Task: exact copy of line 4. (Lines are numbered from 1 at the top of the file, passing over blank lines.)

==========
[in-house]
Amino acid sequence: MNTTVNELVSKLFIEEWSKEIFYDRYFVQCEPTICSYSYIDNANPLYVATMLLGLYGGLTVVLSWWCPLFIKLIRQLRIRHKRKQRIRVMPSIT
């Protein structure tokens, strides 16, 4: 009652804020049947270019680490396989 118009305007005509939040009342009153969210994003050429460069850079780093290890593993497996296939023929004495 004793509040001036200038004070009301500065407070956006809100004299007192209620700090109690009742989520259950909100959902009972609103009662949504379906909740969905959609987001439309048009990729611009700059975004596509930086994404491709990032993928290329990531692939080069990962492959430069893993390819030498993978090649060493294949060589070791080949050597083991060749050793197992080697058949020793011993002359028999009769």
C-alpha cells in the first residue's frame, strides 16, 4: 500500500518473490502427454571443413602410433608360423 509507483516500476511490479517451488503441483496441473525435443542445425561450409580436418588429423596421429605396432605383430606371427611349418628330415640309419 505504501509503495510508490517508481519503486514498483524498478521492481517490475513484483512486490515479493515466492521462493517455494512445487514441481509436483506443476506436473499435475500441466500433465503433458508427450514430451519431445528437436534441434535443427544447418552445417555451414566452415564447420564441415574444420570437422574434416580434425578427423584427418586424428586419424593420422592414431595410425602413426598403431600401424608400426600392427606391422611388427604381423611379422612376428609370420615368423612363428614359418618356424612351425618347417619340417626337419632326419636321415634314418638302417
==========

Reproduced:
C-alpha cells in the first residue's frame, strides 16, 4: 500500500518473490502427454571443413602410433608360423 509507483516500476511490479517451488503441483496441473525435443542445425561450409580436418588429423596421429605396432605383430606371427611349418628330415640309419 505504501509503495510508490517508481519503486514498483524498478521492481517490475513484483512486490515479493515466492521462493517455494512445487514441481509436483506443476506436473499435475500441466500433465503433458508427450514430451519431445528437436534441434535443427544447418552445417555451414566452415564447420564441415574444420570437422574434416580434425578427423584427418586424428586419424593420422592414431595410425602413426598403431600401424608400426600392427606391422611388427604381423611379422612376428609370420615368423612363428614359418618356424612351425618347417619340417626337419632326419636321415634314418638302417